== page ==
However, this was not the only reason for change. The Black Magus symbolised the fact that Christ came for all humanity, Gentiles as well as Jews. The Black Magus showed that people from different lands, should receive and could accept Christ’s message. The African Magus is often depicted as the youthful, beardless king and often at the furthest distance away from Mary and the baby Jesus. His age and position reflect the Europeans’ notions of Africa. It was viewed as the youngest of the three civilisations in their search for Christianity. Moreover, the black King gave high status artists an opportunity to explore European ideas of the ‘exotic’ and to depict a lavishly dressed figure in a religious scene. This was an exciting innovation in art, the mixing of European with that of the ‘exotic’.
However, the inclusion of Black characters in the depiction of the adoration shows the racism that existed during the medieval period. The Adoration of the Magi, by a follower of Giotto shows two angels at the right standing behind the Virgin Mary and infant Christ. The three Magi are adorned in golden robes and three Black attendants are presented on a diminutive scale in the bottom left corner. There are golden halos around the heads of all the characters as symbols of holiness, except for the three Black figures. The absence of halos implies these figures lack the characteristics required to attain holiness and a closeness to Christ that the other figures possess. The Black figures are also smaller in comparison to the other characters, a device which is used to visually diminish their presence. Such works of art illustrate the European view that during the Middle Ages Black people were seen as less holy and worthy than others.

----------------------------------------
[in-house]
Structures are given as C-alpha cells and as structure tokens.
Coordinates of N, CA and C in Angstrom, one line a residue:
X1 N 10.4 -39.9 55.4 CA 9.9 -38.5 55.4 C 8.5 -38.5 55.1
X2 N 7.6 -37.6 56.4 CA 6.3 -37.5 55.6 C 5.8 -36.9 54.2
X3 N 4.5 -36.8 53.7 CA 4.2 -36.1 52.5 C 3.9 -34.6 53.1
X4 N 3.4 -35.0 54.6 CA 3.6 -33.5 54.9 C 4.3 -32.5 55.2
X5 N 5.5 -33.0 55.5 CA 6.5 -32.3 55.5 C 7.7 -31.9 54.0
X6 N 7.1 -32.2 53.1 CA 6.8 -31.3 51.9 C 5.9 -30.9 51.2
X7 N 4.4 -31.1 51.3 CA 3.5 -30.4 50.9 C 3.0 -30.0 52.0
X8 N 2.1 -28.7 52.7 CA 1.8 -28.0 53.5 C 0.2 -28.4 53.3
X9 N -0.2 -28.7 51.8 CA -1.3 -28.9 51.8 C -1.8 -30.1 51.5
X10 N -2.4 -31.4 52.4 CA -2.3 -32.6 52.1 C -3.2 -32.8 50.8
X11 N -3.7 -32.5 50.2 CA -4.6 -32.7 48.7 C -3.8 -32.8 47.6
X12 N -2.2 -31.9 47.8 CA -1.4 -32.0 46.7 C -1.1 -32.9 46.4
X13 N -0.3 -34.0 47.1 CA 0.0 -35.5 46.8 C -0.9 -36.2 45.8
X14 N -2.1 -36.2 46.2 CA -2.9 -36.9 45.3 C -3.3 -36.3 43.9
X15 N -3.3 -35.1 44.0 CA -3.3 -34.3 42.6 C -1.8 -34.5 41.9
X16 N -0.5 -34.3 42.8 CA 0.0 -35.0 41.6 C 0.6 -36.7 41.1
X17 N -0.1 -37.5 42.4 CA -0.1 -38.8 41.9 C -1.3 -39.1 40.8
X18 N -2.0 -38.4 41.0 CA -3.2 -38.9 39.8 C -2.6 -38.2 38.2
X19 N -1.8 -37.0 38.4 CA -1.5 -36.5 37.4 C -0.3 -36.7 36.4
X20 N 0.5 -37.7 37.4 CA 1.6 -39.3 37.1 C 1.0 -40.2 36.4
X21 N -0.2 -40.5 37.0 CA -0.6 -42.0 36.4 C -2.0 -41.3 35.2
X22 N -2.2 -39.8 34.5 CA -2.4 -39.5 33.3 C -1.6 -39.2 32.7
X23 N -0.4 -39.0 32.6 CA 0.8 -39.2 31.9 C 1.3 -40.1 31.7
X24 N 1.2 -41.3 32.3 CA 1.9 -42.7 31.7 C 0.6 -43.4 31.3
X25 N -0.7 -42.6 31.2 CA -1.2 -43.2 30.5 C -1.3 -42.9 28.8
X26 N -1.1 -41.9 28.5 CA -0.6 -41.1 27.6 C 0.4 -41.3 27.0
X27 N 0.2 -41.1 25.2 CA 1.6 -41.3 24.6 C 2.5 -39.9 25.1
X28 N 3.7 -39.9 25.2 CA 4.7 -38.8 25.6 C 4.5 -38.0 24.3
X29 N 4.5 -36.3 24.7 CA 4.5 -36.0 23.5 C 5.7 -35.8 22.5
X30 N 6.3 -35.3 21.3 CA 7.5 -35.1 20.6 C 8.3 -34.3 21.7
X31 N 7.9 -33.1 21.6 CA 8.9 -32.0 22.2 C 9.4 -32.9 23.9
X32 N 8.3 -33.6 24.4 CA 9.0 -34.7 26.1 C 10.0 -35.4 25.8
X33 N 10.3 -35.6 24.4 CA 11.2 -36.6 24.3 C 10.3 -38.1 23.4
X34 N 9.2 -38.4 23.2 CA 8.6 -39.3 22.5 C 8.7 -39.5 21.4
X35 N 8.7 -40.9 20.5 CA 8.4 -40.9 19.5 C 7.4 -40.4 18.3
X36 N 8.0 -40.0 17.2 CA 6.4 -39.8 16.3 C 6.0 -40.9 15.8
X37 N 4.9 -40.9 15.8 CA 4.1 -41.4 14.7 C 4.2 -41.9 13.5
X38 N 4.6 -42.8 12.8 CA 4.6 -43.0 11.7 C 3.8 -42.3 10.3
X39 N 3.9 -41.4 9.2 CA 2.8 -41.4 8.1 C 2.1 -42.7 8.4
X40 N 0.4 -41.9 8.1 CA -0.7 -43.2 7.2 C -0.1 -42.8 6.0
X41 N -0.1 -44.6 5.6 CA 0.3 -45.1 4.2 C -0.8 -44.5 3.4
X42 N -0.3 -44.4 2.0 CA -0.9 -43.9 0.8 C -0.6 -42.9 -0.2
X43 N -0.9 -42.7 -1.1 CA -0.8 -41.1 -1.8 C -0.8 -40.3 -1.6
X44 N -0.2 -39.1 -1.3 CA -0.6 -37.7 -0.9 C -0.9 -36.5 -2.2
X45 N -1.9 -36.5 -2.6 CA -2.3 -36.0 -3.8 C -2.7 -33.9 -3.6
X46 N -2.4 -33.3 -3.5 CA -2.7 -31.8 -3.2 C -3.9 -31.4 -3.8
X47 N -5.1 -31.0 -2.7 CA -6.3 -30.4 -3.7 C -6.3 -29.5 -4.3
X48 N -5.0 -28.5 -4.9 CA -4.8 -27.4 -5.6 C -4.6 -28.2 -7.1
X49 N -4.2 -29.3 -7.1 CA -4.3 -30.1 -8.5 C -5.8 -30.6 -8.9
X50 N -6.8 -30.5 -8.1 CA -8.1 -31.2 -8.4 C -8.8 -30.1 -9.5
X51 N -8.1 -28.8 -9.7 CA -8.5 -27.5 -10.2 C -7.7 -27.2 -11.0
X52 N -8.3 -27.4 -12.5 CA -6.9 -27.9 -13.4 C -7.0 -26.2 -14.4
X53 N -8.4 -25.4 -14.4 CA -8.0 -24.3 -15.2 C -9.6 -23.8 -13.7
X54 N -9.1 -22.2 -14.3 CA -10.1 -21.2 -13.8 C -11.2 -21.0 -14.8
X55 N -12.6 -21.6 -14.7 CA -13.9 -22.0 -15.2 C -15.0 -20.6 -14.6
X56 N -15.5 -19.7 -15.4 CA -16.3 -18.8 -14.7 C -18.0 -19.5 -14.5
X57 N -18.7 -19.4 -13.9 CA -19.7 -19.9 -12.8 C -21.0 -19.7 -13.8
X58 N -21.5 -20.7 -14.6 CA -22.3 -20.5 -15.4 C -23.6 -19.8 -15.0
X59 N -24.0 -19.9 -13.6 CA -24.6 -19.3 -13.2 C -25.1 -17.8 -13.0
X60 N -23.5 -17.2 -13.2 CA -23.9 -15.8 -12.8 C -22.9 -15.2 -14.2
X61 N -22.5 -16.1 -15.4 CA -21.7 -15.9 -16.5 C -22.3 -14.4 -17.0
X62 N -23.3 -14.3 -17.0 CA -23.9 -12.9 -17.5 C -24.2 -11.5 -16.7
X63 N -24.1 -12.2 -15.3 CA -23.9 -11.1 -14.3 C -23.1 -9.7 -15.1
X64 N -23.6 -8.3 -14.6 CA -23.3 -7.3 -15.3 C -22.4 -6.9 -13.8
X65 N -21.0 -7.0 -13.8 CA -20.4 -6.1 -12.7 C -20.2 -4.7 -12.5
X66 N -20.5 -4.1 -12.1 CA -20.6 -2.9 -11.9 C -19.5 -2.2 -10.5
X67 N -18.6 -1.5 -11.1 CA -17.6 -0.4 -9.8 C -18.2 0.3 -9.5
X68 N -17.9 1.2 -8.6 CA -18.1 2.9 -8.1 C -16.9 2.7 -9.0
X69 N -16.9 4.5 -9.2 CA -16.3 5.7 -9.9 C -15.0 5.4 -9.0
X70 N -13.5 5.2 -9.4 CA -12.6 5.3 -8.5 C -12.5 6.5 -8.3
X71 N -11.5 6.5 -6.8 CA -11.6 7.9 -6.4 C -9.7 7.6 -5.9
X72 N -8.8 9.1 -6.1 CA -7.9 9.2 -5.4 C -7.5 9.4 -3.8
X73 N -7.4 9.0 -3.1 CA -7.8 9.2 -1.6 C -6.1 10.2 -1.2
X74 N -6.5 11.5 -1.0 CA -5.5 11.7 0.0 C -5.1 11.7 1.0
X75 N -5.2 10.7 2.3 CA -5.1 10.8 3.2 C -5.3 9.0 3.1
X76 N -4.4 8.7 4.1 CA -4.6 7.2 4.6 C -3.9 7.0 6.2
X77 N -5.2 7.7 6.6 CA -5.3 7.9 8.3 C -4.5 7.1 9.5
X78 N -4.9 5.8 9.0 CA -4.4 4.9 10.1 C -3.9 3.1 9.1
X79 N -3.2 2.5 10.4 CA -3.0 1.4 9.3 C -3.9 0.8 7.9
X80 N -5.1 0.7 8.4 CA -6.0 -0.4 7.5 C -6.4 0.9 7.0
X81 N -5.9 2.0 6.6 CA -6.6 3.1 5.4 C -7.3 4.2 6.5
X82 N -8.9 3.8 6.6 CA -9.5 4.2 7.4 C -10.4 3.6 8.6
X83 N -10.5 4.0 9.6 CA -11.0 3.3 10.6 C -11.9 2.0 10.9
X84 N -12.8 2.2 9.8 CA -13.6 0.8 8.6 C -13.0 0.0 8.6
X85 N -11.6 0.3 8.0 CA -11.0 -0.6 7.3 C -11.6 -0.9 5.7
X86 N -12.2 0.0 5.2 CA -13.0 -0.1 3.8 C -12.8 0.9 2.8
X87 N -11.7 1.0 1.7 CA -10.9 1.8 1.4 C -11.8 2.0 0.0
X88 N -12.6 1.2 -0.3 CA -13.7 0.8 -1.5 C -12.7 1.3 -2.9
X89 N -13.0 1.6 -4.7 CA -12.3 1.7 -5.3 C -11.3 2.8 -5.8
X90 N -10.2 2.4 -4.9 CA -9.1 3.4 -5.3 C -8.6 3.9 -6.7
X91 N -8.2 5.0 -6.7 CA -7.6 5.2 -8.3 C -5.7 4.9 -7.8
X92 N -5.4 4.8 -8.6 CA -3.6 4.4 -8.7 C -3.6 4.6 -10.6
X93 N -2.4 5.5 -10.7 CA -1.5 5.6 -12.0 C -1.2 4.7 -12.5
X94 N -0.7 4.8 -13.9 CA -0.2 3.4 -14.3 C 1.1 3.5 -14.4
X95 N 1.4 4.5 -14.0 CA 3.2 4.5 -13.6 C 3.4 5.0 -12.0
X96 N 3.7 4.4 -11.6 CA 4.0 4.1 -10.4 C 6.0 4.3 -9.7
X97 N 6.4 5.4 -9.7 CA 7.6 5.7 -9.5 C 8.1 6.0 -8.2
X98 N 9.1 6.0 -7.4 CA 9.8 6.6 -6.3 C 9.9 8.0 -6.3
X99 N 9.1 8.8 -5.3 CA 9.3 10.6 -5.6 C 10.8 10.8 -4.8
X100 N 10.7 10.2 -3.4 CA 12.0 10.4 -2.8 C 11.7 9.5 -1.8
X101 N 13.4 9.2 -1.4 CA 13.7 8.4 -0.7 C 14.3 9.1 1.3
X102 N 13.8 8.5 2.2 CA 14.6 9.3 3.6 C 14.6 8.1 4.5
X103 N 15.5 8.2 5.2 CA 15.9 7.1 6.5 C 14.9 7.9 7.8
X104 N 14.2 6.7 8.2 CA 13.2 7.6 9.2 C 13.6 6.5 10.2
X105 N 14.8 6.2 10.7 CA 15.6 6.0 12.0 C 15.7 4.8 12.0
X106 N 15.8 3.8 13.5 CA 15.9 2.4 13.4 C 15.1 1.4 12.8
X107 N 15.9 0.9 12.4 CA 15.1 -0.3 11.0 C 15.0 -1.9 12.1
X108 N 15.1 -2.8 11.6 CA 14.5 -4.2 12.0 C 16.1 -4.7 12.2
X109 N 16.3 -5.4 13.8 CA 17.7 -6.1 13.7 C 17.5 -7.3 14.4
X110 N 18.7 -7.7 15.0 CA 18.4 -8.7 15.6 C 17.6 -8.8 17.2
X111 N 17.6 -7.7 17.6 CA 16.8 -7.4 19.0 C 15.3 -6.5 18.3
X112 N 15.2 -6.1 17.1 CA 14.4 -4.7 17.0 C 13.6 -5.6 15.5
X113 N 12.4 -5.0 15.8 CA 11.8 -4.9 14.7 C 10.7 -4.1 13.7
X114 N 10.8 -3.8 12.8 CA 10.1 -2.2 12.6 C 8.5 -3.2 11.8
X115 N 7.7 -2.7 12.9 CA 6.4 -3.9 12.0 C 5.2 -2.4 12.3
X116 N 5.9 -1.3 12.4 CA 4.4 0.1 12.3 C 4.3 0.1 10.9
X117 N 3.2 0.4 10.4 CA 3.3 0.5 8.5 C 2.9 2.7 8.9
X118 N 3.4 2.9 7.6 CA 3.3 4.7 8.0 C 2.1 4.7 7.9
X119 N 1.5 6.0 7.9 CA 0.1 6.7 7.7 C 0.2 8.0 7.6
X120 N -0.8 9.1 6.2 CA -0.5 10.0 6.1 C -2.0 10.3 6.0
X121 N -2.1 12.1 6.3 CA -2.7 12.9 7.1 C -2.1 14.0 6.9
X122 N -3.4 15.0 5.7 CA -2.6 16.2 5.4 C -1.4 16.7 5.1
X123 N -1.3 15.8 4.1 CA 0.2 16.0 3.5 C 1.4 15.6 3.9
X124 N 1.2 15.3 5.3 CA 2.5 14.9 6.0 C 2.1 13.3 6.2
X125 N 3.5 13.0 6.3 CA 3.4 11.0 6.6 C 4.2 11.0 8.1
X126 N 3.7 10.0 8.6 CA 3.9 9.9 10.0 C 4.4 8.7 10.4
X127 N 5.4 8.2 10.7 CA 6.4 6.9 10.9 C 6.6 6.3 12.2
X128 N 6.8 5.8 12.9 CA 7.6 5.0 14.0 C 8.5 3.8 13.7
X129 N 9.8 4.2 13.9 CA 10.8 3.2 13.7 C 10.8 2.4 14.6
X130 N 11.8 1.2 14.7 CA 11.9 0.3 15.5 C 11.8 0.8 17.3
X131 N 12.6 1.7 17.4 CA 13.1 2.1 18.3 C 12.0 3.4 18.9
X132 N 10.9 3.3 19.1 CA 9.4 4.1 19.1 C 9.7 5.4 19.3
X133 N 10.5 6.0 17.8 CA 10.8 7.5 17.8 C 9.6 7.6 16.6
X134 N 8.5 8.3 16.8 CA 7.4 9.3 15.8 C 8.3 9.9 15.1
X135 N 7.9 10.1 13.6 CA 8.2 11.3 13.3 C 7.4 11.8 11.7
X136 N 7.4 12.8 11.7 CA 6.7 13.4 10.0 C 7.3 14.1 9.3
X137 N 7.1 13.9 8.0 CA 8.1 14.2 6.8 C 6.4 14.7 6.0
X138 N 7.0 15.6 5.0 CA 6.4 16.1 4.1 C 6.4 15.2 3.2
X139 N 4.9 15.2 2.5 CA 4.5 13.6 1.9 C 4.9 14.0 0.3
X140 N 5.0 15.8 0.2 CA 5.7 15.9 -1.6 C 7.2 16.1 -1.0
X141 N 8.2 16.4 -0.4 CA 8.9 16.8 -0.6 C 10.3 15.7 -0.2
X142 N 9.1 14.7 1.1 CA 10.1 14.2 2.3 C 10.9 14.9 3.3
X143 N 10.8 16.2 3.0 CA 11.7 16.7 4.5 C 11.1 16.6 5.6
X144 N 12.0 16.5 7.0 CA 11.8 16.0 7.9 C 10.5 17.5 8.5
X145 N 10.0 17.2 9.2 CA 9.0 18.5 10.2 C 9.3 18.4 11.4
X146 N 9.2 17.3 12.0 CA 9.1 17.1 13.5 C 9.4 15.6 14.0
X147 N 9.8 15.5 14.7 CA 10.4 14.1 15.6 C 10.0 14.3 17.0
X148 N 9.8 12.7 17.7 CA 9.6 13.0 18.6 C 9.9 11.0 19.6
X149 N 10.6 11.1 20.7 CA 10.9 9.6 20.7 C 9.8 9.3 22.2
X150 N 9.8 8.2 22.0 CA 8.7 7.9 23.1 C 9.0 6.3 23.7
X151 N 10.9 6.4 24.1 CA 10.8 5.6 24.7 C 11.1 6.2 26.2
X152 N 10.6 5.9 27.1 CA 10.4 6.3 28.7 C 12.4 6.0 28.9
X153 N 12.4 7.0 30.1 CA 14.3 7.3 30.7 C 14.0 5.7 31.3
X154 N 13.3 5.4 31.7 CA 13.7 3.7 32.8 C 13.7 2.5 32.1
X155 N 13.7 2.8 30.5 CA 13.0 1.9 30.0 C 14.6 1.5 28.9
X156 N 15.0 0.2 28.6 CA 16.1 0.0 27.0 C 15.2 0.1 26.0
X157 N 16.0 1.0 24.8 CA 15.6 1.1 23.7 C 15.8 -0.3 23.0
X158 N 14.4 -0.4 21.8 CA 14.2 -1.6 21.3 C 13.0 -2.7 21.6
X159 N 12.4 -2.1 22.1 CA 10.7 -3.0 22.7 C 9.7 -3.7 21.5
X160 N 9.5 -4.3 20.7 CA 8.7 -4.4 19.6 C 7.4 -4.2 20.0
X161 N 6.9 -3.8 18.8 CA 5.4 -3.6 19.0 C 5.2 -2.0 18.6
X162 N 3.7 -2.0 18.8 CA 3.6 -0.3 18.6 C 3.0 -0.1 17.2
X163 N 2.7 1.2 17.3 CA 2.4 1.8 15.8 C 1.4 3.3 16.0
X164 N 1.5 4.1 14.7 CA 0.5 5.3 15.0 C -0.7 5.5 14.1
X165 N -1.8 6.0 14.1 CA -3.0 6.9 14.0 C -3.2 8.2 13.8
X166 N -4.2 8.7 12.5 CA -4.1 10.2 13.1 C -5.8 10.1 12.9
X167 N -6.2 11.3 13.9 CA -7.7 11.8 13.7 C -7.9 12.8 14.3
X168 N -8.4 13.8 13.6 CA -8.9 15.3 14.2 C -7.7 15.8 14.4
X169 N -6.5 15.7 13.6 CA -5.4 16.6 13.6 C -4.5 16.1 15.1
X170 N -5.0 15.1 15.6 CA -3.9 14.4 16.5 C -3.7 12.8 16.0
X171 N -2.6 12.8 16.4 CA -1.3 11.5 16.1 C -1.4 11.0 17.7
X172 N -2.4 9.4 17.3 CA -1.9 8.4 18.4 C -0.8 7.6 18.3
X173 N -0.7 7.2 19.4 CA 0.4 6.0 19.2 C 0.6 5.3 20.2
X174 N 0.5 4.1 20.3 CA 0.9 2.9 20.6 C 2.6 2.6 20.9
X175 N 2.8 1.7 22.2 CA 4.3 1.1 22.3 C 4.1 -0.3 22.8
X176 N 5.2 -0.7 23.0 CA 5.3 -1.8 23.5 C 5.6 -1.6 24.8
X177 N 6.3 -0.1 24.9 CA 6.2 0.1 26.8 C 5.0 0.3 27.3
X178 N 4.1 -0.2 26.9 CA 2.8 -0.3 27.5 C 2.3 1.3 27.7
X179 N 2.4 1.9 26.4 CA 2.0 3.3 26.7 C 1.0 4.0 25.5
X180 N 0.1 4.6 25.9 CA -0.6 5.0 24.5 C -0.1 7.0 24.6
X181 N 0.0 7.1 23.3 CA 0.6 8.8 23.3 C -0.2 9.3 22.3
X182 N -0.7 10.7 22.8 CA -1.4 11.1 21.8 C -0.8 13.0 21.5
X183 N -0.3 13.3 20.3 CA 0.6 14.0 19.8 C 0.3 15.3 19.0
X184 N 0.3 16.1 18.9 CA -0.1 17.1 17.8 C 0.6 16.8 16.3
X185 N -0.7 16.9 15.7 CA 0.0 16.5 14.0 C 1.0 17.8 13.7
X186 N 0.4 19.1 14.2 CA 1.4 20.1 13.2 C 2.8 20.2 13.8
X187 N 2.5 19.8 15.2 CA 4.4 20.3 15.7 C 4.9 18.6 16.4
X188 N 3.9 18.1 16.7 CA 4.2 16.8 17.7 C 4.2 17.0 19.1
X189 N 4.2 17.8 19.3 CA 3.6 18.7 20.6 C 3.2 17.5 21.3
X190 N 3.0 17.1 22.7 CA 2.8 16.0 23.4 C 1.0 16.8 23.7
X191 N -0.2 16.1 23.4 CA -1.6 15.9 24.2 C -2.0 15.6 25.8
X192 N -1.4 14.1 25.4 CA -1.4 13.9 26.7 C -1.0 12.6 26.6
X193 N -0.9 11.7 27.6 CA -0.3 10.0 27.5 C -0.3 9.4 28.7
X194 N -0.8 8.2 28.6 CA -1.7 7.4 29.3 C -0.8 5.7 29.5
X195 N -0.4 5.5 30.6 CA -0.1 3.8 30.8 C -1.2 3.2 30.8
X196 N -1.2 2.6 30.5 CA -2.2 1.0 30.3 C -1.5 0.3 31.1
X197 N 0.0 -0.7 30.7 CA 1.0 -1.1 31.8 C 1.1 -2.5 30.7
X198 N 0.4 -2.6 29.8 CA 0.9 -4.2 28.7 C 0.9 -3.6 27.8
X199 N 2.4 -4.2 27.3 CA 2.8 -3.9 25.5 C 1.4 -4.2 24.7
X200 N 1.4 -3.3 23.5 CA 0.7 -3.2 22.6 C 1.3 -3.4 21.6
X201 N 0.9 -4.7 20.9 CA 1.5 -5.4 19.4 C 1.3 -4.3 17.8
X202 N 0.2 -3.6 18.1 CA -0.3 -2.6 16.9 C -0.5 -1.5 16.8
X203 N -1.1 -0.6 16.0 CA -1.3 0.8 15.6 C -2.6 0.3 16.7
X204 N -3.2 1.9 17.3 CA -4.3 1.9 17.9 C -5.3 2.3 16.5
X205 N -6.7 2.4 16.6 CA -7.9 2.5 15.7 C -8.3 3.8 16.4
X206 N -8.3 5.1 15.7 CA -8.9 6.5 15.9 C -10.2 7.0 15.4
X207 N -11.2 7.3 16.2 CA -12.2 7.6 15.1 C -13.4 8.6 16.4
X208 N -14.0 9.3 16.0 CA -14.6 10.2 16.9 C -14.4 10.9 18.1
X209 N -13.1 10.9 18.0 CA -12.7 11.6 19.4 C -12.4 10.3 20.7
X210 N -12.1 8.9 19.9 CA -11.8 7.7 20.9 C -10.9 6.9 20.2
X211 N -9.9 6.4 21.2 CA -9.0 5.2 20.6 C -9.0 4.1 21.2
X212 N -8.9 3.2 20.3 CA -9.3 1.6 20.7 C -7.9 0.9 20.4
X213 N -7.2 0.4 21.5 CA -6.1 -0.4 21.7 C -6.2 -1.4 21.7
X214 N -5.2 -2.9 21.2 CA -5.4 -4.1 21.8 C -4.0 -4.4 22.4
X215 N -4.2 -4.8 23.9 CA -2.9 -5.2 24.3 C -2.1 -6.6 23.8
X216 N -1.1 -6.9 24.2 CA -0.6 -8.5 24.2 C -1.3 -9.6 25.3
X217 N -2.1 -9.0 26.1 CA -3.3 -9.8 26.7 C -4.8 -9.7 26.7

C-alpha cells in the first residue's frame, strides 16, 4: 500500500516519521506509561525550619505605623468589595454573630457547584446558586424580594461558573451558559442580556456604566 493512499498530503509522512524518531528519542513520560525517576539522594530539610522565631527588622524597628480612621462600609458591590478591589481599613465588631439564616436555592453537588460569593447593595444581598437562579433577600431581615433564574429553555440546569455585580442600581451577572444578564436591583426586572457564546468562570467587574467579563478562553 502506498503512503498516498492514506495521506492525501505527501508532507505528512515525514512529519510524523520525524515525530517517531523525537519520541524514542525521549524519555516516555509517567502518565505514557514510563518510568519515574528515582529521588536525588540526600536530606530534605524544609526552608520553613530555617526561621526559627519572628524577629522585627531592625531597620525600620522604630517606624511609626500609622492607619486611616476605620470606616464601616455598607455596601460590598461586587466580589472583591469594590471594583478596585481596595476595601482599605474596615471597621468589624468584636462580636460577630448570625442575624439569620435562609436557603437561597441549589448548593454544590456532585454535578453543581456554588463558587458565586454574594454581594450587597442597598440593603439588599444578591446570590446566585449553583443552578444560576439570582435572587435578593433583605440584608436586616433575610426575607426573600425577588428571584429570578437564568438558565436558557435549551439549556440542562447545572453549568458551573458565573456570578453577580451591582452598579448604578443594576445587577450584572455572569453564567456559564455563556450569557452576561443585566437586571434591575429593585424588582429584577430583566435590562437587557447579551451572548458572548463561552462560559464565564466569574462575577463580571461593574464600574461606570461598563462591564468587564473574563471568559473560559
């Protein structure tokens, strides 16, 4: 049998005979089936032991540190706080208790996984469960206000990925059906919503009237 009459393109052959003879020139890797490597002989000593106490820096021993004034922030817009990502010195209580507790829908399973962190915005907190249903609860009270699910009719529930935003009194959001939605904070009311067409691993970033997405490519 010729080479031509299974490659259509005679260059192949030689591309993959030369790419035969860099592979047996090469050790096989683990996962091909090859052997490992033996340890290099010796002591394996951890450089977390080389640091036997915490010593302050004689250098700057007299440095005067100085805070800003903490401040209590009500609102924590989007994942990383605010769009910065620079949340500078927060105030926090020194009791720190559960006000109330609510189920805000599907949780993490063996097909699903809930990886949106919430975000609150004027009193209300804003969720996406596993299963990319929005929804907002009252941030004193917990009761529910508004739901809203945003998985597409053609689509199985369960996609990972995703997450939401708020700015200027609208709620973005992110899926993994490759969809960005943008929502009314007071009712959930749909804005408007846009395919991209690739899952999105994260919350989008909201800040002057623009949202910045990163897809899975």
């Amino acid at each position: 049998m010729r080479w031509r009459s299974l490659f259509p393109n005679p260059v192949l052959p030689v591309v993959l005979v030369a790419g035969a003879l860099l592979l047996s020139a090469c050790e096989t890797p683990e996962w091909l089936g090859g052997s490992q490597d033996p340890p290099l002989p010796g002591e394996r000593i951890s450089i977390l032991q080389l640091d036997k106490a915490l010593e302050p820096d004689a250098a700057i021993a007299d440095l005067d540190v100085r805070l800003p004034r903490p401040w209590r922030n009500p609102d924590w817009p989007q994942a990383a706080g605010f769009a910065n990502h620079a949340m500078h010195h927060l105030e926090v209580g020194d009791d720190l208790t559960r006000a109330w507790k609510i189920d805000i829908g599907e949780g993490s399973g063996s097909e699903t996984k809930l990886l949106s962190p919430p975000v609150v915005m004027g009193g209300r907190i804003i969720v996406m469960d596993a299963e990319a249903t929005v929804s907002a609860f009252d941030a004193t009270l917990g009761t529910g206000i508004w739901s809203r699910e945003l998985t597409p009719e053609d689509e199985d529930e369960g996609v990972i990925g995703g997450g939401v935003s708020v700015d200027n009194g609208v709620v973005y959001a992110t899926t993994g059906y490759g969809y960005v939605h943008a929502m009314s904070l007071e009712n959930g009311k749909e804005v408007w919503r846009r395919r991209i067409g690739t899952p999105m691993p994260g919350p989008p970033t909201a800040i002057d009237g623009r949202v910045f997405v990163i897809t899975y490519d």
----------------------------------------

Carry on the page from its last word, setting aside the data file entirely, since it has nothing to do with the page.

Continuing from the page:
However, what is especially intriguing is that the artist deliberately chose to depict Black characters in the story of the Adoration as they were not generally seen in Renaissance paintings of the Magi. All the characters are white in the Magi paintings of Florentine artists such as Gozzoli and Botticelli as they were portraits of the Medici family, who wanted to be identified with these magnificent wise men.
Looking at the depiction of the Black Magus, often referred to as Balthazar, shows us how contemporary notions affect the way in which biblical figures have been viewed. However, the racism that often occurred with the inclusion of Black figures in the depiction of the adoration continues today. In Northern Europe, some contemporary Epiphany or Three Kings’ Day parades are controversial for including ‘black face’ in their depictions of Balthazar or other supporting characters. The reason given to continue with this is that it has been a long-standing cultural tradition to dress in such a way. However, as there has been increased awareness and cultural acknowledgment of the harm such practices cause, it is considered offensive to synthetically darken one’s skin to dress up as a Black person, since it supports dehumanising stereotypes. Therefore, while the use of a Black Magi could be seen as initially an attempt at representation, this increased ‘representation’ isn’t necessarily respectful in a ‘modern’ or acceptable way.
Written by Sophia Aiello